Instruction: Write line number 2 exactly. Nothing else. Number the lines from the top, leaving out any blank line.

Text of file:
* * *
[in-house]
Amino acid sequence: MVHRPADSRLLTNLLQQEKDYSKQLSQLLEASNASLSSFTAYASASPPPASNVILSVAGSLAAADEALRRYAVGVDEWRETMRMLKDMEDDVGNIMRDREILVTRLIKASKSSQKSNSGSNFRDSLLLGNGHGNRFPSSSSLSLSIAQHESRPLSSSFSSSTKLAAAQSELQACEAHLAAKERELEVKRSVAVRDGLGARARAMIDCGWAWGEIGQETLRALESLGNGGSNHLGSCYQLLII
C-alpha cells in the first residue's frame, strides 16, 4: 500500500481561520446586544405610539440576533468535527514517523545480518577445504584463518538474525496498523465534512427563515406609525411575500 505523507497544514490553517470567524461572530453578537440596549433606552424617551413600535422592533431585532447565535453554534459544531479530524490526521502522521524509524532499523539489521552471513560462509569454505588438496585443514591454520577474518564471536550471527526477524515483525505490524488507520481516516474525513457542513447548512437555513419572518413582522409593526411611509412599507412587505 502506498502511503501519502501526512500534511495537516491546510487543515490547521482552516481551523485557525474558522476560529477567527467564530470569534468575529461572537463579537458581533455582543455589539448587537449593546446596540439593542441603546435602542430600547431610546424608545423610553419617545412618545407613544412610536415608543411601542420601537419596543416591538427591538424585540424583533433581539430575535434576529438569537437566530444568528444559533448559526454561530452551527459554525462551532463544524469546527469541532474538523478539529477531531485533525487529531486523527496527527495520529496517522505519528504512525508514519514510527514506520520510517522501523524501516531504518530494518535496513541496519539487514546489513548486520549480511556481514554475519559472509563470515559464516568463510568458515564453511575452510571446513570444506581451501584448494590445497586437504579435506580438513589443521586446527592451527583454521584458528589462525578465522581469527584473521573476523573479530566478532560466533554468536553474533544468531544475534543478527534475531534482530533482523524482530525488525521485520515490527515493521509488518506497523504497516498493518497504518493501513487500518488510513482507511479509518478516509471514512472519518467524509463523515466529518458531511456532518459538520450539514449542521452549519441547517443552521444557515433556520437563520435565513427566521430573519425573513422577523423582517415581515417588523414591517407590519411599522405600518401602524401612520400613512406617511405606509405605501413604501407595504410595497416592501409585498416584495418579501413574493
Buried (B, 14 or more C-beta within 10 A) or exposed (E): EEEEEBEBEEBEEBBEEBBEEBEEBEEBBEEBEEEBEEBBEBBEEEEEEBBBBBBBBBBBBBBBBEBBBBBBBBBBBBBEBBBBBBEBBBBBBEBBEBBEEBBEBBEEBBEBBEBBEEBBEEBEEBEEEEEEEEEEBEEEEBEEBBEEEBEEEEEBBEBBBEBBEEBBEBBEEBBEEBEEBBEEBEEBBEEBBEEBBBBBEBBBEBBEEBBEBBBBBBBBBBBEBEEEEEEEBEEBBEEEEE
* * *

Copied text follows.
Amino acid sequence: MVHRPADSRLLTNLLQQEKDYSKQLSQLLEASNASLSSFTAYASASPPPASNVILSVAGSLAAADEALRRYAVGVDEWRETMRMLKDMEDDVGNIMRDREILVTRLIKASKSSQKSNSGSNFRDSLLLGNGHGNRFPSSSSLSLSIAQHESRPLSSSFSSSTKLAAAQSELQACEAHLAAKERELEVKRSVAVRDGLGARARAMIDCGWAWGEIGQETLRALESLGNGGSNHLGSCYQLLII